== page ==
Saturday, 31 March 2018

Butterfly Step by Step

First I painted the flower and then lost most of the edges into the background. However as you can see I keep some edges...if you lose all the edges all you would get is a yellow wash...losing some of the edges keep some of the form of the flower and also lets me see where I am going.

Next I have painted the butterfly..I haven’t drawn any of this (I draw with the brush) and I worked on the body first then moving on to the wings. When you are painting like this you aren’t looking for a photographic representation of the actual subject, you are looking for a feel of it and I don’t mind if you cannot tell what species of butterfly it is I am more concerned that you simply see it is a butterfly. I have painted the butterfly in exactly the same way as the flower though I haven’t lost any edges on the body. 
I have added a bit more detail to the flower and butterfly, added a touch more colour top left above the flower and done a bit of splattering around the bottom edge of the butterfly.... Colours used, W&N cad yellow, quin gold, burnt sienna and purple, DS transparent pyrrol orange, 15x11 Arches 140lb rough.
There will always be a debate as to whether or not it is finished and my view is that I don't want to work on this any more as too  much fiddling will result in loss of spontaneity.

Saturday, 17 March 2018

Wet in Wet fun

So a little while since I updated my and stuff getting in the way but hoping to get back to it in the future.

I have been playing with wet in wet and decided that although it isn't a technique I often use, that doesn't mean I shouldn't share it with my group so this is the painting we did last week which I have finished today.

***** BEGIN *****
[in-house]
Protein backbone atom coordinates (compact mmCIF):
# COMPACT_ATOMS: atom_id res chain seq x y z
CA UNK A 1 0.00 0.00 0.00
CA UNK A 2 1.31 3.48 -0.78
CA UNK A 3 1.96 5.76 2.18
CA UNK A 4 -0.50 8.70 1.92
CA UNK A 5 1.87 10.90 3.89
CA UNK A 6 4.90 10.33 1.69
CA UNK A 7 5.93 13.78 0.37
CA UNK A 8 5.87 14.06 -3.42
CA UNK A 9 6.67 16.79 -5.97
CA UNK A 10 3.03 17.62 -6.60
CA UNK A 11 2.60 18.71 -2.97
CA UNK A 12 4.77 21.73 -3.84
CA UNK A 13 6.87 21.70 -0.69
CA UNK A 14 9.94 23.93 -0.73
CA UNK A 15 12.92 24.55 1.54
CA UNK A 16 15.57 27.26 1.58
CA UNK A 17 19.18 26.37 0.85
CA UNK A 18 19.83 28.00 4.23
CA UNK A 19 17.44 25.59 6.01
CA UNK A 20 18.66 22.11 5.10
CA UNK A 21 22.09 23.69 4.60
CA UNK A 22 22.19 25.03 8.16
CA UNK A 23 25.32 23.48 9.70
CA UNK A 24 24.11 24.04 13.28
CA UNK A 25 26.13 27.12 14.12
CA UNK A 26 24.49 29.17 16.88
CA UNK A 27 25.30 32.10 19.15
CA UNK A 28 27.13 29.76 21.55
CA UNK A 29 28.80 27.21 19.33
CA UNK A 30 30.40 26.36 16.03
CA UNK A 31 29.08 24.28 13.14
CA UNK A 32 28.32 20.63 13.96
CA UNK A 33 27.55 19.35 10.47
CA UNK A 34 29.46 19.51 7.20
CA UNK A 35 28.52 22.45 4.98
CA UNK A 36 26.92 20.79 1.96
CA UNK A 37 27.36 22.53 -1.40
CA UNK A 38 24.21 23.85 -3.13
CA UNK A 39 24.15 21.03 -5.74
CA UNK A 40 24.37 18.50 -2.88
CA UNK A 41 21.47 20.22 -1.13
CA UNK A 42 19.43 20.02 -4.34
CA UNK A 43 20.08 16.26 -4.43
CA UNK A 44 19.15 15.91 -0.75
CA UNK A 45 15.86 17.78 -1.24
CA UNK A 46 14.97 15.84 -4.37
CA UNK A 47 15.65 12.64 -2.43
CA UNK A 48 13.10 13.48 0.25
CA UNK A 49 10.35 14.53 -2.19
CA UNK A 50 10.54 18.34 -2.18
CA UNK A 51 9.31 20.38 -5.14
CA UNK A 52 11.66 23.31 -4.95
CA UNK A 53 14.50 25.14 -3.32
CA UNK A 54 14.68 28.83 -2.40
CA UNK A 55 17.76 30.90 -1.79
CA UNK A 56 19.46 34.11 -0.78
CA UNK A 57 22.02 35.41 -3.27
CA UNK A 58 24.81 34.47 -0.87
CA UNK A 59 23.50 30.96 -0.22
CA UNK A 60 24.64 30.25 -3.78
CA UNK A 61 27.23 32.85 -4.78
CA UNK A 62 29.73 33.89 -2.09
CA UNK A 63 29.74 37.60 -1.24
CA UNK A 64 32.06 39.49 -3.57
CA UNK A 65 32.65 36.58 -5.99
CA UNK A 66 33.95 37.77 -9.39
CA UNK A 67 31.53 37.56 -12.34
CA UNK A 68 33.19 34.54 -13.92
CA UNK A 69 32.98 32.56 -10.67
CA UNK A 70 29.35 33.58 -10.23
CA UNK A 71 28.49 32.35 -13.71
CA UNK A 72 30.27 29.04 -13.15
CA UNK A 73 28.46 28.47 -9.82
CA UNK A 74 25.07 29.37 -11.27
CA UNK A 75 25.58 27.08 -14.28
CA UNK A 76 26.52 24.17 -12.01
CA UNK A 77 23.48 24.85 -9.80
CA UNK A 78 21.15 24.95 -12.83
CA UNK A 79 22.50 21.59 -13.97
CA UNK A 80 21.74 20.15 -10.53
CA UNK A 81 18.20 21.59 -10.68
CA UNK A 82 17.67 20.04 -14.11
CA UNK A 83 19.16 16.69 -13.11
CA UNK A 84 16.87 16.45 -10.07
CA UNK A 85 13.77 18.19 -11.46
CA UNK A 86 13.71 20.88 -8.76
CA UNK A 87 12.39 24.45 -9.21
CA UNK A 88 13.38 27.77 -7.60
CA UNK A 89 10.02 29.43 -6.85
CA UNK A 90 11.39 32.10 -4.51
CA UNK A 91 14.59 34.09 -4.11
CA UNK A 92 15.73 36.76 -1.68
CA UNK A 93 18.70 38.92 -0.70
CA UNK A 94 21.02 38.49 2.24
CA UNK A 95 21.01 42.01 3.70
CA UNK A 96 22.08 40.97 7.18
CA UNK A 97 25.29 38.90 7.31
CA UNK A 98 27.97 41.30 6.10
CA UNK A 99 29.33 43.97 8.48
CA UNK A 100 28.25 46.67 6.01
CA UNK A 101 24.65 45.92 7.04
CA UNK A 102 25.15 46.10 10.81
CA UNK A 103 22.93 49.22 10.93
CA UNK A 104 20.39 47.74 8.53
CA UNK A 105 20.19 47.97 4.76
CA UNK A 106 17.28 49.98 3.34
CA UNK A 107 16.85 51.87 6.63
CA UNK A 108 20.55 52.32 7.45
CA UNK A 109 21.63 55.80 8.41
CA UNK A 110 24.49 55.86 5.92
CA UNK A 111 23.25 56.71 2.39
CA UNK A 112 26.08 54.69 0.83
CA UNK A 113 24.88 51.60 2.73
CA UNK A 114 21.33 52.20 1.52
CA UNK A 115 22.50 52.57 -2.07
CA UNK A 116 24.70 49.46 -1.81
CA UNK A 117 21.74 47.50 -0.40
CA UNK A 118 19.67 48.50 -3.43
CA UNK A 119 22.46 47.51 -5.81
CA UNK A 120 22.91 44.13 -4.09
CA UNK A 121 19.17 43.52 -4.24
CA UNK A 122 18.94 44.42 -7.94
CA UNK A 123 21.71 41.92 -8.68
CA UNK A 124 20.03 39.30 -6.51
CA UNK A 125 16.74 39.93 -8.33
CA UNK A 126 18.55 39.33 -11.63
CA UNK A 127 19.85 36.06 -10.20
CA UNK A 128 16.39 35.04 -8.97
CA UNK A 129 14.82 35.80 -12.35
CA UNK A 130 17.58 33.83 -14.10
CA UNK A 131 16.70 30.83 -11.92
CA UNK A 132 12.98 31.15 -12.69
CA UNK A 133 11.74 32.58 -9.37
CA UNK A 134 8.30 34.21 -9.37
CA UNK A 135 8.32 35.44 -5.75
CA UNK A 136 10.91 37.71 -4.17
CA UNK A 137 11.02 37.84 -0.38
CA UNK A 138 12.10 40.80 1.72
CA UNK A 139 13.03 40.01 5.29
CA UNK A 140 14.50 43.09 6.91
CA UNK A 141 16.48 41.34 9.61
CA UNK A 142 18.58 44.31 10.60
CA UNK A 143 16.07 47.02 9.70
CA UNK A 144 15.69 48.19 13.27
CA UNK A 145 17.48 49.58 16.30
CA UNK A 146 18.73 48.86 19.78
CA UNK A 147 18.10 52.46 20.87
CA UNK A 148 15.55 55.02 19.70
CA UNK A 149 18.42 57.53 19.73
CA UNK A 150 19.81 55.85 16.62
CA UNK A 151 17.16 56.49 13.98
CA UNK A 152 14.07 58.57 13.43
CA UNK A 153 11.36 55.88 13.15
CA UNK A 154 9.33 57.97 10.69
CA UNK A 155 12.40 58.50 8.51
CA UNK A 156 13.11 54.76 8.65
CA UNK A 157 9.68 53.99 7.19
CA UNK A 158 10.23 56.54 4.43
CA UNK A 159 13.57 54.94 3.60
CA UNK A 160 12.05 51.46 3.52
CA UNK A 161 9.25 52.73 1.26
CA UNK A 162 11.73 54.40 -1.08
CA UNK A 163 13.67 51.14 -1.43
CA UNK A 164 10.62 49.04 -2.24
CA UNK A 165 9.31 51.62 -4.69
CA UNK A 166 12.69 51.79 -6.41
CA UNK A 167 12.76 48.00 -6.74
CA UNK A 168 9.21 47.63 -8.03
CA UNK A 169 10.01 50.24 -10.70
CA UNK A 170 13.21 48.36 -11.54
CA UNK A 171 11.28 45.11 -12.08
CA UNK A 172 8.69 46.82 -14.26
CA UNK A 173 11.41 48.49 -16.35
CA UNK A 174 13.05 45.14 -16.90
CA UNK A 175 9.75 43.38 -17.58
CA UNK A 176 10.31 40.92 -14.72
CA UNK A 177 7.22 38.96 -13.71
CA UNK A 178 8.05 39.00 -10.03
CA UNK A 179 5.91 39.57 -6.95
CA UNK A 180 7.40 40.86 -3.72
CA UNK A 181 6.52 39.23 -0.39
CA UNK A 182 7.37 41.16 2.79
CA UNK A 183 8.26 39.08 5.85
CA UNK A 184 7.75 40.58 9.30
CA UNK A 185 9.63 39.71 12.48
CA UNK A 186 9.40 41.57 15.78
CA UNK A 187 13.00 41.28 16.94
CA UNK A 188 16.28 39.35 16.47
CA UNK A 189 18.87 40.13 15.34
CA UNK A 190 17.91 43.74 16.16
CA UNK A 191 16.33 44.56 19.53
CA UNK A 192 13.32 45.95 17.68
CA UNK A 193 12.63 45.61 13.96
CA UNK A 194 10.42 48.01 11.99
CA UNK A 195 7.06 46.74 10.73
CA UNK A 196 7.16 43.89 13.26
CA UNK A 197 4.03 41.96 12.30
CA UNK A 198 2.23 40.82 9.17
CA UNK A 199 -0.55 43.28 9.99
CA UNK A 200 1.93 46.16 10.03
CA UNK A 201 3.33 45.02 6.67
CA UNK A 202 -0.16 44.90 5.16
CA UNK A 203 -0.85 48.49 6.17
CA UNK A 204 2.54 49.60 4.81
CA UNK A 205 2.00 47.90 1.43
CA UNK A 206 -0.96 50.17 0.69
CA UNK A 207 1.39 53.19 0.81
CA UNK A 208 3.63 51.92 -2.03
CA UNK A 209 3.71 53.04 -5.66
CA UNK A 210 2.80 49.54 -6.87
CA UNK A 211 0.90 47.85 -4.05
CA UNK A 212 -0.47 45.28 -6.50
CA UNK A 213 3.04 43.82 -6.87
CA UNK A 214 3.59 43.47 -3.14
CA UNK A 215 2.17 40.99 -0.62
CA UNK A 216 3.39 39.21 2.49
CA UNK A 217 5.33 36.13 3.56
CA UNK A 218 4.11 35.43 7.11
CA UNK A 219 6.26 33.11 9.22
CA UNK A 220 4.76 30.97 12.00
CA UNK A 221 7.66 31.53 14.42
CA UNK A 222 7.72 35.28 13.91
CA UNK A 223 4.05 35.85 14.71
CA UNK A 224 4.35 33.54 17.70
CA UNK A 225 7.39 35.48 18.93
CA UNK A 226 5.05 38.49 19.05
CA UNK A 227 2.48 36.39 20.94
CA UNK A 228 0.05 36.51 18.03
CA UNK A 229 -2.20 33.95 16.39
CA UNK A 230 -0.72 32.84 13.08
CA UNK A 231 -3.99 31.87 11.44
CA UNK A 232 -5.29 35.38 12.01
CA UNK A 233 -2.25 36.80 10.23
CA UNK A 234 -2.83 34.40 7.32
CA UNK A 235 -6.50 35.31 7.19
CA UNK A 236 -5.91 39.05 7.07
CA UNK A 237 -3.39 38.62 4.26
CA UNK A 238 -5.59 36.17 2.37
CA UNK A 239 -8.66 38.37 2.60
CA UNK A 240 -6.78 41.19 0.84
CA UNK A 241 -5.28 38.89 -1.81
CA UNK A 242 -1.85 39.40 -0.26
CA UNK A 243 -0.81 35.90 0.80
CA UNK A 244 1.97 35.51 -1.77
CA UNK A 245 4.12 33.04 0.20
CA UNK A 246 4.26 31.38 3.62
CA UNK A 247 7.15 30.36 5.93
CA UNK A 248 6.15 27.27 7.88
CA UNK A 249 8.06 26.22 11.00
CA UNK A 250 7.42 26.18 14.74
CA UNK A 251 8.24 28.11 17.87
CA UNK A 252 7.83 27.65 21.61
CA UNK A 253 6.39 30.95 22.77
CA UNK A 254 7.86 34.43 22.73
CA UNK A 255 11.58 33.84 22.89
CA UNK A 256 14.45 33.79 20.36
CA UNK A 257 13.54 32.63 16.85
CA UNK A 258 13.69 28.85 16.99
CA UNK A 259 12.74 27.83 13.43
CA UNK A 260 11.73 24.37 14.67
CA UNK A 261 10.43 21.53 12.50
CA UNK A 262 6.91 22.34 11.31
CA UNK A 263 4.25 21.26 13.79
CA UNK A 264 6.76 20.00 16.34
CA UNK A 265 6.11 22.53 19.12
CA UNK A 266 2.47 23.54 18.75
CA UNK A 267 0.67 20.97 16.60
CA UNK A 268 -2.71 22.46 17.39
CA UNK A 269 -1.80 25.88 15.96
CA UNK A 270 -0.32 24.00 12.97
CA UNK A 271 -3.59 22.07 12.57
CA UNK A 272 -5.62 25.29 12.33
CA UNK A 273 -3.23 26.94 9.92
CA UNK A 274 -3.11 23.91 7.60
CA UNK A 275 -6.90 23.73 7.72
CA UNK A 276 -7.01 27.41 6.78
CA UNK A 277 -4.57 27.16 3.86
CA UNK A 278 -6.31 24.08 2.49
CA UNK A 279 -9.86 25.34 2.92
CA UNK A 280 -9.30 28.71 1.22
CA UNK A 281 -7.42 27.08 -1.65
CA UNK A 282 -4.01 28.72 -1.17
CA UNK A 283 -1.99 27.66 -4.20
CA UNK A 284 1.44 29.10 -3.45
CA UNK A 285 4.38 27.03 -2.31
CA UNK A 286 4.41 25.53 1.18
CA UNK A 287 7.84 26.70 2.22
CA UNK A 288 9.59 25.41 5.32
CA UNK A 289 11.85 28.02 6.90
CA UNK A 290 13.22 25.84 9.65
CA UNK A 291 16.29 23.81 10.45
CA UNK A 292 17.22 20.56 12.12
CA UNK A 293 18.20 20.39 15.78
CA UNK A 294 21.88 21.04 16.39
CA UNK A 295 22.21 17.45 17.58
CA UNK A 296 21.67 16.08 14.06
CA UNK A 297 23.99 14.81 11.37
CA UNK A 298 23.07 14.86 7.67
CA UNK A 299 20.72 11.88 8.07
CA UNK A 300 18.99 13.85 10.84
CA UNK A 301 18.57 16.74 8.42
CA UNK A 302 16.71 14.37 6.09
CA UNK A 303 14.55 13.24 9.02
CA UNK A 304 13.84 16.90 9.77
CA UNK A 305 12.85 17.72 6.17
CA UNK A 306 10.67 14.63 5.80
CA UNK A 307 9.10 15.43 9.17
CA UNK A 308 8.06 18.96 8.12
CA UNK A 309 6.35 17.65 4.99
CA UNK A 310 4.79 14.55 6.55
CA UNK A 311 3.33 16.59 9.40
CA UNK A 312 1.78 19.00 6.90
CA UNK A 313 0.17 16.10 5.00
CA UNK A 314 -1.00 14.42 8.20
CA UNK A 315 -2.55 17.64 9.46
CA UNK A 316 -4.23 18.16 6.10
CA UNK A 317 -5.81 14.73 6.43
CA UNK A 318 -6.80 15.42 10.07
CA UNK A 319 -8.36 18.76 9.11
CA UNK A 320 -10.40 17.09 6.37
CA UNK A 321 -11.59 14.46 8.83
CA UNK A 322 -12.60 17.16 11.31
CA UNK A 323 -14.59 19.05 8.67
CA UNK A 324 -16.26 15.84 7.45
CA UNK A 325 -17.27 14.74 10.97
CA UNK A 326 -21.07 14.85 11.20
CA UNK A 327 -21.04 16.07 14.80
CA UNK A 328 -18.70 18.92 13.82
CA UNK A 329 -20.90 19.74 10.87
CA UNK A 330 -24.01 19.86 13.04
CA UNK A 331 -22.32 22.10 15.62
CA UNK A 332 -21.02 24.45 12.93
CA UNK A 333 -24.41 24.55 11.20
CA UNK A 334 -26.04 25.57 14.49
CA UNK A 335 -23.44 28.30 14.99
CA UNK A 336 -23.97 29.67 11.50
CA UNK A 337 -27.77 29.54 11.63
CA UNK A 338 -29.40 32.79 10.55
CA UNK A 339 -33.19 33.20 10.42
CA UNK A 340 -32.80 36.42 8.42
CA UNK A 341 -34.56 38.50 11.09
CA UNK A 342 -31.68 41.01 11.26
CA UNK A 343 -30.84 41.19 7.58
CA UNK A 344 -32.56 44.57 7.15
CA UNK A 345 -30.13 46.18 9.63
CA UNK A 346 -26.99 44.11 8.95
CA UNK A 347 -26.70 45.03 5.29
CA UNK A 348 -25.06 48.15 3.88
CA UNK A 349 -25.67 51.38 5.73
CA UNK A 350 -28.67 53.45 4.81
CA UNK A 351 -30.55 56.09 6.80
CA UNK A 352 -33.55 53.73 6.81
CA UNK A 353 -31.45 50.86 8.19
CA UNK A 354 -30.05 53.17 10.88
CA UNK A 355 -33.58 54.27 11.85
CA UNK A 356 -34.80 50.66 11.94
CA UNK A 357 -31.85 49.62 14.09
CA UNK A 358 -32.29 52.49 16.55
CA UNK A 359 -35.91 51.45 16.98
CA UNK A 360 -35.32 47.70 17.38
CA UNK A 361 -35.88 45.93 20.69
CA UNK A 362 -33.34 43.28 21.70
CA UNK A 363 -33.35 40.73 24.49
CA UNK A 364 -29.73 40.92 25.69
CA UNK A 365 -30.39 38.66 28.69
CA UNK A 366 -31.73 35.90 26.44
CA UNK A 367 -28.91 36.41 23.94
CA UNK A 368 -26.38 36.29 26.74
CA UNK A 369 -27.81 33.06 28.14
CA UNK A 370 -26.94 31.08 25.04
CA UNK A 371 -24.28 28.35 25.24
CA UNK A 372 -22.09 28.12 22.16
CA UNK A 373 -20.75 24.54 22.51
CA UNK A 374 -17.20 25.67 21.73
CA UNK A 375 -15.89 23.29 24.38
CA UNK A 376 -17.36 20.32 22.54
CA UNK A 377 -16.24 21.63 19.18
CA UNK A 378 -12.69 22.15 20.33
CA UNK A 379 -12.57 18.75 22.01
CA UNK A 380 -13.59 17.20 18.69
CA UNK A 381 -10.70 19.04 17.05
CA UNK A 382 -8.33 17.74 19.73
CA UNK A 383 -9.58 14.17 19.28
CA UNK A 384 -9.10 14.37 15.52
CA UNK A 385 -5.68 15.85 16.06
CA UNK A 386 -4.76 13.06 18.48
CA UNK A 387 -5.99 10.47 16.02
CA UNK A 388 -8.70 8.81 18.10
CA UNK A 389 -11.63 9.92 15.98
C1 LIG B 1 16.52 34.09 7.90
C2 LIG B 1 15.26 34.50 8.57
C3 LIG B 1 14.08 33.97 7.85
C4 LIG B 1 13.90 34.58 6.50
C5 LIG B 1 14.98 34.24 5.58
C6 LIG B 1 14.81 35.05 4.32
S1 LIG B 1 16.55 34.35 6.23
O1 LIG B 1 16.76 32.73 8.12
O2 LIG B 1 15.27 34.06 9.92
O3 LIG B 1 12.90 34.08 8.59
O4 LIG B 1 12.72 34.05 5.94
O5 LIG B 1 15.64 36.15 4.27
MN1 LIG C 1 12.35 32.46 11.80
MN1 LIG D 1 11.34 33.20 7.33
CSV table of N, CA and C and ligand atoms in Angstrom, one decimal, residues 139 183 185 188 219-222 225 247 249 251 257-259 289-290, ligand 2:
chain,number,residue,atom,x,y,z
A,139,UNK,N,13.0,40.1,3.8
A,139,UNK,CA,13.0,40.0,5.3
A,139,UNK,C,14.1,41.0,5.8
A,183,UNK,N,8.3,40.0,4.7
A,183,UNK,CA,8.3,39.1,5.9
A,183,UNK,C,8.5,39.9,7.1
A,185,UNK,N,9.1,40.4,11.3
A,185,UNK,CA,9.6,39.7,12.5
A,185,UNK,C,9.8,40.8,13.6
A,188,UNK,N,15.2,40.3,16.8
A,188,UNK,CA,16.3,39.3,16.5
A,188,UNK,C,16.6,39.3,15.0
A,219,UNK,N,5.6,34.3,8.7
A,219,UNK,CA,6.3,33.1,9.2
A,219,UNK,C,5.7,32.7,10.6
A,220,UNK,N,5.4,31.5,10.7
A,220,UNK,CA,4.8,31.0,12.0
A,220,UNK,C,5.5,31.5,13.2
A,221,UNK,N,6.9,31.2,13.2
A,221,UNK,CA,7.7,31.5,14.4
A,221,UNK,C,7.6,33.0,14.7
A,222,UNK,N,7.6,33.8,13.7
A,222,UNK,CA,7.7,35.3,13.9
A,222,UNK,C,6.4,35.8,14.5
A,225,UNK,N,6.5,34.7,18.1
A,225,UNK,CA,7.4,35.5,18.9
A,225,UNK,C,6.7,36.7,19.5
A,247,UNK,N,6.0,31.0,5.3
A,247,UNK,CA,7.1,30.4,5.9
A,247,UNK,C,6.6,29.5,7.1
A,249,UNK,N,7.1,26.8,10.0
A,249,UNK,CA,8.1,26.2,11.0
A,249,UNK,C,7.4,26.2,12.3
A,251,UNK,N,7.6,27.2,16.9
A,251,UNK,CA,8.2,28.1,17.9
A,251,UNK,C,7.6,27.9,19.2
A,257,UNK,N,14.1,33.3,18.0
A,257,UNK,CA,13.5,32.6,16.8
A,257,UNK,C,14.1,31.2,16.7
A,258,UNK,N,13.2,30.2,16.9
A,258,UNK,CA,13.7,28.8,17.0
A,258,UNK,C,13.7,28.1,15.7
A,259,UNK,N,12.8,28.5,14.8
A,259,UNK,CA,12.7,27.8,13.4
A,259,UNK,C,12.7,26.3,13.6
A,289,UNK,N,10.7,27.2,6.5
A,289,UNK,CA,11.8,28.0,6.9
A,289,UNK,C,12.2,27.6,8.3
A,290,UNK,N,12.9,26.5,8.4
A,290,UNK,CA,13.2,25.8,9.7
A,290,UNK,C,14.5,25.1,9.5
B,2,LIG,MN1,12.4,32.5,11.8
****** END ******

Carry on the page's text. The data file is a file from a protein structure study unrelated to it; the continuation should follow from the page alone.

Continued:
I tend to create washes on the paper so although I don't usually go into wet paper I do end up using a lot of water. Wet in wet is an extension of that really in that the paper is wet to start with and the idea is you drop paint in letting it mix and mingle on the paper and I know many of you may use this technique for skies and backgrounds etc. However when doing skies, the paper isn't usually as wet as it was in the following painting and with others I have done using this technique.

This photo was one from a very talented wildlife photographer...Gary Jones

I decided swans lent themselves very well to this technique as the subject matter to me seems to call for smooth lines and transitions which again isn't my usual style as I love texture but wet in wet does create lovely smooth washes which is what I was looking for here.

The idea is to wet the paper thoroughly, letting the water soak in for 5 minutes or want the paper wet but not dripping when you work like this and any areas where you want to reserve the white of the paper can be done either by not wetting that area (bearing in mind this will give you a hard edge) or by lifting the paint with a thirsty brush,, which is what I did with this painting.

As the paper starts to dry you can then begin to add can only add hard edges when the paper is completely dry but working when it is still damp will allow you to get some soft edges where paint will bleed slightly into the surrounding areas.

Good painting is a mix of soft lost and found edges so this way of working does allow you to get a good mix of edges.

In this painting you can see soft edges to the right behind the neck...both lost and soft edges around the feathers and hard edges around the neck and head where I want the focus to be.

This was a very limited palette,Daniel Smith Ultramarine Turquoise, Winsor Lemon and Winsor Violet. I am adding some DS colours to my palette and this is a gorgeous colour, a bit greener than W&N Pthalo Turquoise and though I don't prefer it, it adds a different colour to anything else I already have so I will have fun trying to find combinations of colours I like using this new one.
Limited palettes work well for wet in wet... as the colour is mixing on the paper, there is a rainbow of colour you can achieve with all sorts of variations and I would urge anyone reading this to give it a go. 

The group seemed to really enjoy working like this so we may well do more in future, it can be tricky as understanding when to go in with what concentration of paint, is key and as always too much working with the brush can cause a muddy a challenge but we did get some very nice results.